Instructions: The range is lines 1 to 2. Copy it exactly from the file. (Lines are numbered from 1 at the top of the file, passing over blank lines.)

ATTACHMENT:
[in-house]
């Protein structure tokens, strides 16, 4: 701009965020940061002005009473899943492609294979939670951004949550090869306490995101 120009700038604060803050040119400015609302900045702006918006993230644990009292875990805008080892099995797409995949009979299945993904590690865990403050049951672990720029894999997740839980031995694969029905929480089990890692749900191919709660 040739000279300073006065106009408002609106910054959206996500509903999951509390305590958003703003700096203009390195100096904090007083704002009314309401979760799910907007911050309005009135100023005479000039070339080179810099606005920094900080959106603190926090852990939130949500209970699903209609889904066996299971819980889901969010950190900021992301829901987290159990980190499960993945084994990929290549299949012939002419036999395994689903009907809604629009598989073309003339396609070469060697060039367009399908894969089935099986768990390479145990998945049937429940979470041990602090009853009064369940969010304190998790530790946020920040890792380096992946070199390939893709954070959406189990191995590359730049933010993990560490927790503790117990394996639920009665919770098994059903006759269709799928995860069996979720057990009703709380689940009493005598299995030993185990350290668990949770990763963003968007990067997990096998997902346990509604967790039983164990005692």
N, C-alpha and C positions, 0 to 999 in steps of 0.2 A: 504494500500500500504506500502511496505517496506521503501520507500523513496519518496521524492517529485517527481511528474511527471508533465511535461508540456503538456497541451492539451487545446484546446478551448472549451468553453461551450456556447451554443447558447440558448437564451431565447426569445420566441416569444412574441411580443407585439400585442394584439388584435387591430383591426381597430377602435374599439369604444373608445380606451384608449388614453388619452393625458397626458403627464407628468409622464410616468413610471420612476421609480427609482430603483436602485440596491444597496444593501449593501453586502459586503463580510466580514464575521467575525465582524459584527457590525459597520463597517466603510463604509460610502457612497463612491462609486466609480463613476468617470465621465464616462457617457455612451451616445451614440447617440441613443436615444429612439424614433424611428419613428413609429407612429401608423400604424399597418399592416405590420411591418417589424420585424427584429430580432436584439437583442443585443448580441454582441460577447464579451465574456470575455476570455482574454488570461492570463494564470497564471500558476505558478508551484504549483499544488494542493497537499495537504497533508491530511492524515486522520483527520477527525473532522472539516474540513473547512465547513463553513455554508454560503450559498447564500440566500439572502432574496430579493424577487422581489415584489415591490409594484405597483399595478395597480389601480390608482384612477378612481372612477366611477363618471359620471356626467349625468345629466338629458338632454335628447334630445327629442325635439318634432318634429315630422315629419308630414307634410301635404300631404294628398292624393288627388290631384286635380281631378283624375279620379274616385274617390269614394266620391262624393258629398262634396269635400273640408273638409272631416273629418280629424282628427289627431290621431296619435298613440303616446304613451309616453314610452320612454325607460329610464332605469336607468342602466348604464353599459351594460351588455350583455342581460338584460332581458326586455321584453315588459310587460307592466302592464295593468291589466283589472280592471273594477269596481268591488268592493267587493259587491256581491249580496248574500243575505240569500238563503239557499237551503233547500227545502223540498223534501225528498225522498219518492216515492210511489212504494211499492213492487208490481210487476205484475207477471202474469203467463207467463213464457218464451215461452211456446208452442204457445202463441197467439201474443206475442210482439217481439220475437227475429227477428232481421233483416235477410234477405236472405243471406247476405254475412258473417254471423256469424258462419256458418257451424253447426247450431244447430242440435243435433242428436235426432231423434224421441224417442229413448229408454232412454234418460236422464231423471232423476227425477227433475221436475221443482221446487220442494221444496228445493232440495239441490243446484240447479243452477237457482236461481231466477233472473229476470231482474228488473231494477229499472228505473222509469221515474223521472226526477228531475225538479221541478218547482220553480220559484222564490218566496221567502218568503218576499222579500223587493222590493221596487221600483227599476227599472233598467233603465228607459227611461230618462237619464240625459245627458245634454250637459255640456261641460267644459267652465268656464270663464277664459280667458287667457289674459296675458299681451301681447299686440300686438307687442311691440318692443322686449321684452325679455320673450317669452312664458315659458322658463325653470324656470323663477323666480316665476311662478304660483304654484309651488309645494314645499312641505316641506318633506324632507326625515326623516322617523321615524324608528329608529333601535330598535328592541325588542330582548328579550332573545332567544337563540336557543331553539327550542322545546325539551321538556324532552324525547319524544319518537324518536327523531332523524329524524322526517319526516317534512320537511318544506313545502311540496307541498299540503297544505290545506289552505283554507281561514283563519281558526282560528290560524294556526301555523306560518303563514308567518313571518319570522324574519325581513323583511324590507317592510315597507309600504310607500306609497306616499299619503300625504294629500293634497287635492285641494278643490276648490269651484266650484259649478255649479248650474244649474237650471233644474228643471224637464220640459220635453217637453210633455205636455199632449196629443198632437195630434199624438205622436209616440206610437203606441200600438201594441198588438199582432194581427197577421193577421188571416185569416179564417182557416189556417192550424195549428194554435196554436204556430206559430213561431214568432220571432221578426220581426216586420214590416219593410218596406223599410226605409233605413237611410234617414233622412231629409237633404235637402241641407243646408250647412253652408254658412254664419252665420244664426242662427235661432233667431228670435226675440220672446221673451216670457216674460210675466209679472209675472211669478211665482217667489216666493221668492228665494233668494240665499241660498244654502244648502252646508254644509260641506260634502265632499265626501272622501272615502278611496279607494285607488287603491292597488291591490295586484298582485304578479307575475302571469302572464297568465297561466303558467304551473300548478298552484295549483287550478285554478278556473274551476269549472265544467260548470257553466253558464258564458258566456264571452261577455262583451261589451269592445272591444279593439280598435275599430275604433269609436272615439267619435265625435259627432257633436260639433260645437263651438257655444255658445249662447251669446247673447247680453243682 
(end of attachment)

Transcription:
[in-house]
């Protein structure tokens, strides 16, 4: 701009965020940061002005009473899943492609294979939670951004949550090869306490995101 120009700038604060803050040119400015609302900045702006918006993230644990009292875990805008080892099995797409995949009979299945993904590690865990403050049951672990720029894999997740839980031995694969029905929480089990890692749900191919709660 040739000279300073006065106009408002609106910054959206996500509903999951509390305590958003703003700096203009390195100096904090007083704002009314309401979760799910907007911050309005009135100023005479000039070339080179810099606005920094900080959106603190926090852990939130949500209970699903209609889904066996299971819980889901969010950190900021992301829901987290159990980190499960993945084994990929290549299949012939002419036999395994689903009907809604629009598989073309003339396609070469060697060039367009399908894969089935099986768990390479145990998945049937429940979470041990602090009853009064369940969010304190998790530790946020920040890792380096992946070199390939893709954070959406189990191995590359730049933010993990560490927790503790117990394996639920009665919770098994059903006759269709799928995860069996979720057990009703709380689940009493005598299995030993185990350290668990949770990763963003968007990067997990096998997902346990509604967790039983164990005692």